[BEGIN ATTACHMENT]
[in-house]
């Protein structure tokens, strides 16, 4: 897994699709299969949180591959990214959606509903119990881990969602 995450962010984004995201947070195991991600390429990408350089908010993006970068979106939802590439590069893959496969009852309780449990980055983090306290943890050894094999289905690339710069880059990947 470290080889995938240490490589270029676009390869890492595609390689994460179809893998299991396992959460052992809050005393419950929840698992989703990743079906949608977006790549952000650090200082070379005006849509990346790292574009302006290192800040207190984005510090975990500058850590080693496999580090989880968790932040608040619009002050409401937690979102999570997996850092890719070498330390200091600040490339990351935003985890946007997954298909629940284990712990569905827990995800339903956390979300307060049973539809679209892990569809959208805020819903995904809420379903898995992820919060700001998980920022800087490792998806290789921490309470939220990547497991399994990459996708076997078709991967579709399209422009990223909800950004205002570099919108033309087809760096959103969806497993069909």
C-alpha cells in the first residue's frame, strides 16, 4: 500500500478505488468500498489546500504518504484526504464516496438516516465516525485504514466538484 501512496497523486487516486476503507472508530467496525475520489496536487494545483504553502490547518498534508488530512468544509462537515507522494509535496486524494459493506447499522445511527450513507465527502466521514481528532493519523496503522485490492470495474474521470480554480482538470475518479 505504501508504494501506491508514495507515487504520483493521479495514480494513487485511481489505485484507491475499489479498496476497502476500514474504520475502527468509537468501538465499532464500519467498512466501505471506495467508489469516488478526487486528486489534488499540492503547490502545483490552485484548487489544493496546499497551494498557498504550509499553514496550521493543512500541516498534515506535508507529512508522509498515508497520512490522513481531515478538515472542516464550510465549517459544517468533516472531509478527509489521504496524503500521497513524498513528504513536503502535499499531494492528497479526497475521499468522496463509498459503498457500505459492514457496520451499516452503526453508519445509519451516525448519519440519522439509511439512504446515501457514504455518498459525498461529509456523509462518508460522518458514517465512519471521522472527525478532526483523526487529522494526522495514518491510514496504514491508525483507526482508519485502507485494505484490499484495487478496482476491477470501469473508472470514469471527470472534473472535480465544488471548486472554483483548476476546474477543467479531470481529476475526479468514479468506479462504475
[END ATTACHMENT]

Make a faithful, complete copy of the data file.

[in-house]
């Protein structure tokens, strides 16, 4: 897994699709299969949180591959990214959606509903119990881990969602 995450962010984004995201947070195991991600390429990408350089908010993006970068979106939802590439590069893959496969009852309780449990980055983090306290943890050894094999289905690339710069880059990947 470290080889995938240490490589270029676009390869890492595609390689994460179809893998299991396992959460052992809050005393419950929840698992989703990743079906949608977006790549952000650090200082070379005006849509990346790292574009302006290192800040207190984005510090975990500058850590080693496999580090989880968790932040608040619009002050409401937690979102999570997996850092890719070498330390200091600040490339990351935003985890946007997954298909629940284990712990569905827990995800339903956390979300307060049973539809679209892990569809959208805020819903995904809420379903898995992820919060700001998980920022800087490792998806290789921490309470939220990547497991399994990459996708076997078709991967579709399209422009990223909800950004205002570099919108033309087809760096959103969806497993069909």
C-alpha cells in the first residue's frame, strides 16, 4: 500500500478505488468500498489546500504518504484526504464516496438516516465516525485504514466538484 501512496497523486487516486476503507472508530467496525475520489496536487494545483504553502490547518498534508488530512468544509462537515507522494509535496486524494459493506447499522445511527450513507465527502466521514481528532493519523496503522485490492470495474474521470480554480482538470475518479 505504501508504494501506491508514495507515487504520483493521479495514480494513487485511481489505485484507491475499489479498496476497502476500514474504520475502527468509537468501538465499532464500519467498512466501505471506495467508489469516488478526487486528486489534488499540492503547490502545483490552485484548487489544493496546499497551494498557498504550509499553514496550521493543512500541516498534515506535508507529512508522509498515508497520512490522513481531515478538515472542516464550510465549517459544517468533516472531509478527509489521504496524503500521497513524498513528504513536503502535499499531494492528497479526497475521499468522496463509498459503498457500505459492514457496520451499516452503526453508519445509519451516525448519519440519522439509511439512504446515501457514504455518498459525498461529509456523509462518508460522518458514517465512519471521522472527525478532526483523526487529522494526522495514518491510514496504514491508525483507526482508519485502507485494505484490499484495487478496482476491477470501469473508472470514469471527470472534473472535480465544488471548486472554483483548476476546474477543467479531470481529476475526479468514479468506479462504475